OPPORTUNITY

However, now we may finally have a chance to get this right. 

The FCC has been given a golden opportunity to succeed where it has previously fallen flat. As the Third Circuit Court of Appeals observed in its most recent media ownership decision, Prometheus v. FCC, the commission can and must do better in addressing the impact of its regulatory efforts on the ability of women and people of color to own stations. No longer can it rely on bad data and analysis while ignoring its obligations. The court sent back the FCC’s latest deregulatory efforts and demanded that we get the data and perform the analysis necessary to ensure that we are fully meeting our statutory requirements. [In November, the FCC, led by Chairman Ajit Pai, filed an appeal of the decision vacating the FCC’s media ownership rules. — Ed.]

Beyond ownership, the commission must redouble its Equal Employment Opportunity efforts to ensure that broadcasters are seeking diverse employees. For 15 years, the commission has had an open rulemaking proposing to continue a decades old data collection on the diversity of the broadcast workforce. And for 15 years, while we’ve been stuck in neutral, we’ve elicited zero visibility on whether station management and news teams reflect our communities. We cannot fully engage on this issue when our ability to understand the problem is compromised.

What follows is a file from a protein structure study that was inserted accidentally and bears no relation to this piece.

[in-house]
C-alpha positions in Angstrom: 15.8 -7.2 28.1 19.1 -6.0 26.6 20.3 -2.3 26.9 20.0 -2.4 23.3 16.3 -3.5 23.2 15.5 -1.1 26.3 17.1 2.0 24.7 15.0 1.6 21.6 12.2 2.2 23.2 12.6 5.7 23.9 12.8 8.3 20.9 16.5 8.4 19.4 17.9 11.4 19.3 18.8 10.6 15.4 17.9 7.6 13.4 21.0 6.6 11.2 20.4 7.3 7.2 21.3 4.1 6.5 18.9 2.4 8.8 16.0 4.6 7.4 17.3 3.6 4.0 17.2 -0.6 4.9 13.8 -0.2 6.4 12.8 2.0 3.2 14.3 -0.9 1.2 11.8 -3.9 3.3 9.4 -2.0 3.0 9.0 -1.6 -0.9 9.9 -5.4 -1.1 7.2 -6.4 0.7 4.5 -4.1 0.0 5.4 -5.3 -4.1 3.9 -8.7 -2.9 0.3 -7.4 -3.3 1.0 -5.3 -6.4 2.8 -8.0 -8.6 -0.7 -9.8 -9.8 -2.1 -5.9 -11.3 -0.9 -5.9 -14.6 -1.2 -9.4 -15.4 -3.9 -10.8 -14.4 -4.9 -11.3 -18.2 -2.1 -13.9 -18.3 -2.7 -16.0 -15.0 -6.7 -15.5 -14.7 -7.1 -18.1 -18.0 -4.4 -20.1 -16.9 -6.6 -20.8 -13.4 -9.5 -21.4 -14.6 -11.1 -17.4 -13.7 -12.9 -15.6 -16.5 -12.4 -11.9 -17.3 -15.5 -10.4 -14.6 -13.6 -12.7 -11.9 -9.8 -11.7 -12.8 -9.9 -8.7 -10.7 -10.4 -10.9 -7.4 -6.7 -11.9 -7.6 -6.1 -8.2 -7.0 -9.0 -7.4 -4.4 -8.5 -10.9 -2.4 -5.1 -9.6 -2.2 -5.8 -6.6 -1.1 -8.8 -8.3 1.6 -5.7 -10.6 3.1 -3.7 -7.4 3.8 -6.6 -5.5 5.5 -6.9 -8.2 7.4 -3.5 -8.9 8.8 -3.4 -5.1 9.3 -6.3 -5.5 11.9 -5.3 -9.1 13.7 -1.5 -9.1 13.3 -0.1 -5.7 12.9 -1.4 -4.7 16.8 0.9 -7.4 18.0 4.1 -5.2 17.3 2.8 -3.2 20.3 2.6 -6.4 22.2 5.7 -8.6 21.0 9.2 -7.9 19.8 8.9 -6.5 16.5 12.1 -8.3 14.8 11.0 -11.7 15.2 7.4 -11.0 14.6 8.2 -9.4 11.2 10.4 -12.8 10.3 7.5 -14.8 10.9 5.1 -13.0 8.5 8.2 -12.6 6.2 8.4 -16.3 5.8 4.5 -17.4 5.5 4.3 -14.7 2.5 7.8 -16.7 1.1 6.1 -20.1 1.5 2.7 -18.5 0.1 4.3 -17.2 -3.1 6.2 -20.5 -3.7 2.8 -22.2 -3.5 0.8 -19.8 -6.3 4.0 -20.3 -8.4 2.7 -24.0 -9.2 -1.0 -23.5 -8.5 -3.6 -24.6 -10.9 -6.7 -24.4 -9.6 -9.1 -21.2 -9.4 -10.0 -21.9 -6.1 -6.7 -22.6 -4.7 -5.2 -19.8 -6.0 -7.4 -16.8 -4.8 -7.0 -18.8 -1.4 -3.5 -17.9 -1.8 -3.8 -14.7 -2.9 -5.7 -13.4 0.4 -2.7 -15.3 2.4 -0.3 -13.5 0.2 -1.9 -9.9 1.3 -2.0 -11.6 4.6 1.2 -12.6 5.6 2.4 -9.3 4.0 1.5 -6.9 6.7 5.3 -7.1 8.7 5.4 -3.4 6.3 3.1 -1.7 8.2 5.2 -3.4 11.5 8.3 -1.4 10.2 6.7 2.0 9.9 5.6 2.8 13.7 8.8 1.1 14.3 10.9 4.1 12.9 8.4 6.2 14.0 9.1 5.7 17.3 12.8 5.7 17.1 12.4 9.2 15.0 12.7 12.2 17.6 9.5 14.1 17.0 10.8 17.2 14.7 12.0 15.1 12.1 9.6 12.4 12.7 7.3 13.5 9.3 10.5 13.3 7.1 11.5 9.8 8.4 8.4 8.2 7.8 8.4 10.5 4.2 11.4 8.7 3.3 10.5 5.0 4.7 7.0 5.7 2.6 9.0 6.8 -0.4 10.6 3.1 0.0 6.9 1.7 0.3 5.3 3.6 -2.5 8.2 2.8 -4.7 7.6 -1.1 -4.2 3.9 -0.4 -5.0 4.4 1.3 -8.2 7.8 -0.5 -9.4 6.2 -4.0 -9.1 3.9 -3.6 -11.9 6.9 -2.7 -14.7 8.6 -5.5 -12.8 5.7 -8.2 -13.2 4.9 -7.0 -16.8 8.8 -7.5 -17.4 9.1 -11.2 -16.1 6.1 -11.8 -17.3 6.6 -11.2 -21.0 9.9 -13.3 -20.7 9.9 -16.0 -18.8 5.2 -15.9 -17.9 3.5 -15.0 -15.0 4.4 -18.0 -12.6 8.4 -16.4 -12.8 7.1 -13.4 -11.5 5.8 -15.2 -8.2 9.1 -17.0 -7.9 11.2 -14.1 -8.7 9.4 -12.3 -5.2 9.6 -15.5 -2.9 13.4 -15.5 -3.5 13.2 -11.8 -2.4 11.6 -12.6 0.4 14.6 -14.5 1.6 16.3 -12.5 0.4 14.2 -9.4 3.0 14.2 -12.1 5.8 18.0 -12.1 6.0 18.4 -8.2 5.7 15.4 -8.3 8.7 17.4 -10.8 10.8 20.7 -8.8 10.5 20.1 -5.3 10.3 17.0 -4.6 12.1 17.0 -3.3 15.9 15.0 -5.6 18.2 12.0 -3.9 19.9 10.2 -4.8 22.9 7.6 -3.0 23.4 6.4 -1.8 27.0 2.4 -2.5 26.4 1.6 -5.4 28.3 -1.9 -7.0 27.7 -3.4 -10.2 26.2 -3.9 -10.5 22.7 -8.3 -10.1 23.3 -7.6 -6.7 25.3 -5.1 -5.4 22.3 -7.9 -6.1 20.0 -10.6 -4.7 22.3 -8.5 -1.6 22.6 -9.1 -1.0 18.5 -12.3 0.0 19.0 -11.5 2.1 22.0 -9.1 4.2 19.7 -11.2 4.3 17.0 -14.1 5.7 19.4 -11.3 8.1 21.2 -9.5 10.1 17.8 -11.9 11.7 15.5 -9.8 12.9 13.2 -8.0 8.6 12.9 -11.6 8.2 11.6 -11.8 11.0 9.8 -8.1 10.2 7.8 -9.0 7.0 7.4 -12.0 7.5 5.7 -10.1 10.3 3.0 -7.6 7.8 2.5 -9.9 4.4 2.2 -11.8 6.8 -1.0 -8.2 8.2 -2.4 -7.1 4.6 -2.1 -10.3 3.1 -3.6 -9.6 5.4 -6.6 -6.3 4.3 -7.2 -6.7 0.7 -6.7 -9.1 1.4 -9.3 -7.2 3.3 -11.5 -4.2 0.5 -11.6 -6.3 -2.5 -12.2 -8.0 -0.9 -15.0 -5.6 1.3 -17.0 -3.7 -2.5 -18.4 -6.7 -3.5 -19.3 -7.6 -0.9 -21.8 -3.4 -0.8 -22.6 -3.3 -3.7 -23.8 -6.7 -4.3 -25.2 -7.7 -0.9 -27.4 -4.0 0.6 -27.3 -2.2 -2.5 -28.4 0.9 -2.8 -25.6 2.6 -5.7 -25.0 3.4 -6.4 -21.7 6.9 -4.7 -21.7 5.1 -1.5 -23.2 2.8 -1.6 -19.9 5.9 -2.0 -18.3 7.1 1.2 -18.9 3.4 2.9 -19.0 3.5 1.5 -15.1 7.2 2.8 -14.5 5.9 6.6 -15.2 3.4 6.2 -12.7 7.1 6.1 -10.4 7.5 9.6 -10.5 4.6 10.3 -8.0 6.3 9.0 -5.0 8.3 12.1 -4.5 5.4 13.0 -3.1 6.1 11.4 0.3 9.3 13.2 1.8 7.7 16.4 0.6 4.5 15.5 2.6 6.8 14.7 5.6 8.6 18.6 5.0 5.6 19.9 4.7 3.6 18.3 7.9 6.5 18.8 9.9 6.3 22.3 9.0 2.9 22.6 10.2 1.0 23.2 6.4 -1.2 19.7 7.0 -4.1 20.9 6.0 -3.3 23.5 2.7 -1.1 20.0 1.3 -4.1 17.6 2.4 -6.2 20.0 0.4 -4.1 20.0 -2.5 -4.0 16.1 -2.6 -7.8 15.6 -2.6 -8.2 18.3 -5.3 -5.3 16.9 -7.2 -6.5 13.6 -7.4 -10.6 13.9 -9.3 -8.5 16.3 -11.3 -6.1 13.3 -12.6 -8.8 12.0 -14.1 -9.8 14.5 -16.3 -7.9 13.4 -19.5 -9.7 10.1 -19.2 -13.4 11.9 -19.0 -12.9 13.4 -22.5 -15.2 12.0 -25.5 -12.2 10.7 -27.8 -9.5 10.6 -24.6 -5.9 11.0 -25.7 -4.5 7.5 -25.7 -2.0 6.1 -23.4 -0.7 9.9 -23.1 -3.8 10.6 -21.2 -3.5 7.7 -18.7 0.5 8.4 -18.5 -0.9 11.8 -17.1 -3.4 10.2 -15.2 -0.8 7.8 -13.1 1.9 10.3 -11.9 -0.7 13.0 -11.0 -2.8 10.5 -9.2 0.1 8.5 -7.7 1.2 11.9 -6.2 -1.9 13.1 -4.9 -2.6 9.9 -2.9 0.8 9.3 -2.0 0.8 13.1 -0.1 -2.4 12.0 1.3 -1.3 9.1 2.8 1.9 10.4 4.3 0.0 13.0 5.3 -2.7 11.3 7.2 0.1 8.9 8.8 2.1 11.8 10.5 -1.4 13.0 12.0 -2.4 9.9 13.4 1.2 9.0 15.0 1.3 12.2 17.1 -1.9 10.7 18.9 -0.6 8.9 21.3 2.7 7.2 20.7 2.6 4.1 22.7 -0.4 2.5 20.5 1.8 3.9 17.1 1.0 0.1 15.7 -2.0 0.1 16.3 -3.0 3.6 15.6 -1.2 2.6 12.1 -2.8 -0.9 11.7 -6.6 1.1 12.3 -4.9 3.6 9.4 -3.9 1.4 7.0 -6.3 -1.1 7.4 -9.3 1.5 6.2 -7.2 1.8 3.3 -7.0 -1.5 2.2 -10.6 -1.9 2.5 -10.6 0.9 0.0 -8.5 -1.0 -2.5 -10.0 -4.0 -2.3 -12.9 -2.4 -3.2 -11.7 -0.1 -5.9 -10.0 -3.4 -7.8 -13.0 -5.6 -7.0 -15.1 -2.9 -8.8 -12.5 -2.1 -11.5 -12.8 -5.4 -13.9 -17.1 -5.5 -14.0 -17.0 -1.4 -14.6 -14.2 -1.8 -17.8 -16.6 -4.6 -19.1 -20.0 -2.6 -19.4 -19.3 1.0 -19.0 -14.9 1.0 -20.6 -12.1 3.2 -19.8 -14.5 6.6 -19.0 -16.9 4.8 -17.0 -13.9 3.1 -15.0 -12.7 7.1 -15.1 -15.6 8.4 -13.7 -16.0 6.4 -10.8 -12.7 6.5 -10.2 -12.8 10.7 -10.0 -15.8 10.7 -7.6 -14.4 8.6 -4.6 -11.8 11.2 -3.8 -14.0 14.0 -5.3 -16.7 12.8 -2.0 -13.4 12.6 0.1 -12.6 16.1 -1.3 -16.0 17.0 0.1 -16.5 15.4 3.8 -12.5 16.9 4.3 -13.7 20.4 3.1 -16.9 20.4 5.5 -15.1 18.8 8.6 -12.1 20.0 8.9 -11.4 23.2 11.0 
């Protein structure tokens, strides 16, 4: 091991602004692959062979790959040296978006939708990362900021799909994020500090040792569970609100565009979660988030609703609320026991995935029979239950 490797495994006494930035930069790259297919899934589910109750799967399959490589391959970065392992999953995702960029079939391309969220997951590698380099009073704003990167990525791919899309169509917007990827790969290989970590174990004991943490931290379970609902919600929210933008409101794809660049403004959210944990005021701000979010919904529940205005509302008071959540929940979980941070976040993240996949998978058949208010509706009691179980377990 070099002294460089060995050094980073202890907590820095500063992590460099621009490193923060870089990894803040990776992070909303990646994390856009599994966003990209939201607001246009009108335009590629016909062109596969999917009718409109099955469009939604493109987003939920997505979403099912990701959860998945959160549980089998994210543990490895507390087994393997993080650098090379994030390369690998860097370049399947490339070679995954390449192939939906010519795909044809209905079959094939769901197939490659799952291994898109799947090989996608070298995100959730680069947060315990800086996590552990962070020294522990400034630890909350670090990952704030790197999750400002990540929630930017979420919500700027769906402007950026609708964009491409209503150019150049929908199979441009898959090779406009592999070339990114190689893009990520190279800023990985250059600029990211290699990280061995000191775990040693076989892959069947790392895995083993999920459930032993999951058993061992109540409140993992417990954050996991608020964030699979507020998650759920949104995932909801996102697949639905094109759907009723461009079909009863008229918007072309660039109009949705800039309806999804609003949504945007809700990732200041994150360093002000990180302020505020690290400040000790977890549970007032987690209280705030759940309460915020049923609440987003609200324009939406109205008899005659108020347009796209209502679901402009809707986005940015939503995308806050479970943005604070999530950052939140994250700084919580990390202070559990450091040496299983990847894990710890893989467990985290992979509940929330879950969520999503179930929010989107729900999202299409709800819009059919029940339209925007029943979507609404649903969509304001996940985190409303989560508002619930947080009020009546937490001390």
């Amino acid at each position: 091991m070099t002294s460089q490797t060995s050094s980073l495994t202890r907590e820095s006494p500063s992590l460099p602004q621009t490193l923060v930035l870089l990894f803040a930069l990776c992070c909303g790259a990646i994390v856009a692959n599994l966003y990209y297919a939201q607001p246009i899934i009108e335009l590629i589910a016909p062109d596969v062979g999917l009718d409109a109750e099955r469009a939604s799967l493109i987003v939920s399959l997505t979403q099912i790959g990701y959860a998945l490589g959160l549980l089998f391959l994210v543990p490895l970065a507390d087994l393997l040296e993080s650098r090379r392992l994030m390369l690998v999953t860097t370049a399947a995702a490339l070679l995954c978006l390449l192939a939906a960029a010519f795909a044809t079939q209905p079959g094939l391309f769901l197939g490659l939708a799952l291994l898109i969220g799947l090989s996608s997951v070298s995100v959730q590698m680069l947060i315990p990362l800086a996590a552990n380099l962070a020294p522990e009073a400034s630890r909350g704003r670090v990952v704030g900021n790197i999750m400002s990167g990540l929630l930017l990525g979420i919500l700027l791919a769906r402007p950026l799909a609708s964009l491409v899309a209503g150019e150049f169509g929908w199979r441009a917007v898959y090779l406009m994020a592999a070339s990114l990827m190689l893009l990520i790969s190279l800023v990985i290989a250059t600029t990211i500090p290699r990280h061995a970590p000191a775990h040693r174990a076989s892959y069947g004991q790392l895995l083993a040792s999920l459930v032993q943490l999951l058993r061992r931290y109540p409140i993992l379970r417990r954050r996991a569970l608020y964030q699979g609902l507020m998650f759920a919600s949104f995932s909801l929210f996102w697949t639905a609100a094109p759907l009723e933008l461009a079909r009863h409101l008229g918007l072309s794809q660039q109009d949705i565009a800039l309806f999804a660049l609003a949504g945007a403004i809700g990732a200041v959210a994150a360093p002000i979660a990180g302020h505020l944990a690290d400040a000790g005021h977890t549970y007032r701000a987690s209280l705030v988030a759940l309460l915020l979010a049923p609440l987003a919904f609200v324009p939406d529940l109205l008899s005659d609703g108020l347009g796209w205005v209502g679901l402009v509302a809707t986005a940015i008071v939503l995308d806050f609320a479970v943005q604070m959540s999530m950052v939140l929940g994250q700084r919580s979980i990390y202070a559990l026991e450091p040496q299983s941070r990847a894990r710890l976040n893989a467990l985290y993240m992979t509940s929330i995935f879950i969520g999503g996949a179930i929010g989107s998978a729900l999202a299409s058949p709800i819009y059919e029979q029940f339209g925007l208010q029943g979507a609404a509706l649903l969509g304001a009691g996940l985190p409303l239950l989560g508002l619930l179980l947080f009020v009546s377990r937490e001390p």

On both counts, when it comes to ownership and employment, there are those that would argue that collecting data or adopting meaningful policies to promote diversity would be unconstitutional. I couldn’t disagree more. 

First, collecting and analyzing data is a core function of an expert agency, and having a better understanding of the industries that we regulate is also just common sense. 

Second, when it comes to designing programs that would help improve our stagnant and declining ownership numbers, we can target our efforts based on race, ethnicity and gender, so long as we are careful and provide a well-supported reason for doing so. The Third Circuit Court has instructed us to do so. Given the historic problems we’ve had with broadcast diversity, new research like disparity studies identifying past discrimination in licensing, could be critical to both addressing the concerns of the Third Circuit and finally making good policy in this space.

So, we must get this right. We must do better in fulfilling our statutory obligation to promote diversity in broadcasting. And we must support the inclusion of marginalized voices in the national conversation. Only then can we claim to have upheld our responsibilities under our statute and secured the guarantees of First Amendment in the field of broadcasting.

Geoffrey Starks, a Democrat, was nominated by President Trump to the FCC seat formerly held by Mignon Clyburn. He was sworn in in January 2019.